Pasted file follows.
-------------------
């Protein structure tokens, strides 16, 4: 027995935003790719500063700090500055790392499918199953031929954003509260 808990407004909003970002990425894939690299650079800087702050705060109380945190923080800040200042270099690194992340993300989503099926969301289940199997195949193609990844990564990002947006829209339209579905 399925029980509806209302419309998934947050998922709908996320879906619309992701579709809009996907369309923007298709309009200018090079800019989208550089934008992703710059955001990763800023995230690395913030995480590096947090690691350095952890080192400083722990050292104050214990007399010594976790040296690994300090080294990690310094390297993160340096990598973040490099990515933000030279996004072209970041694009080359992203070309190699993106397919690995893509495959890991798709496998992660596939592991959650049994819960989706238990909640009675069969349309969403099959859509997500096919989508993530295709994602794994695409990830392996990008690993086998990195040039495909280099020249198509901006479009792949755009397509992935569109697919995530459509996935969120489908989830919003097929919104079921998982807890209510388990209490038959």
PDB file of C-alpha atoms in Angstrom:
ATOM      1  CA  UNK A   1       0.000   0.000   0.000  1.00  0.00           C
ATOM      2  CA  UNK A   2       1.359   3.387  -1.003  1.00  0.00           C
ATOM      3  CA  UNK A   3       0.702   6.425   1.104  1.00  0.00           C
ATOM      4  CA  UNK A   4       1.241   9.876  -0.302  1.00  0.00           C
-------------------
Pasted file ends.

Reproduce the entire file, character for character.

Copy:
């Protein structure tokens, strides 16, 4: 027995935003790719500063700090500055790392499918199953031929954003509260 808990407004909003970002990425894939690299650079800087702050705060109380945190923080800040200042270099690194992340993300989503099926969301289940199997195949193609990844990564990002947006829209339209579905 399925029980509806209302419309998934947050998922709908996320879906619309992701579709809009996907369309923007298709309009200018090079800019989208550089934008992703710059955001990763800023995230690395913030995480590096947090690691350095952890080192400083722990050292104050214990007399010594976790040296690994300090080294990690310094390297993160340096990598973040490099990515933000030279996004072209970041694009080359992203070309190699993106397919690995893509495959890991798709496998992660596939592991959650049994819960989706238990909640009675069969349309969403099959859509997500096919989508993530295709994602794994695409990830392996990008690993086998990195040039495909280099020249198509901006479009792949755009397509992935569109697919995530459509996935969120489908989830919003097929919104079921998982807890209510388990209490038959």
PDB file of C-alpha atoms in Angstrom:
ATOM      1  CA  UNK A   1       0.000   0.000   0.000  1.00  0.00           C
ATOM      2  CA  UNK A   2       1.359   3.387  -1.003  1.00  0.00           C
ATOM      3  CA  UNK A   3       0.702   6.425   1.104  1.00  0.00           C
ATOM      4  CA  UNK A   4       1.241   9.876  -0.302  1.00  0.00           C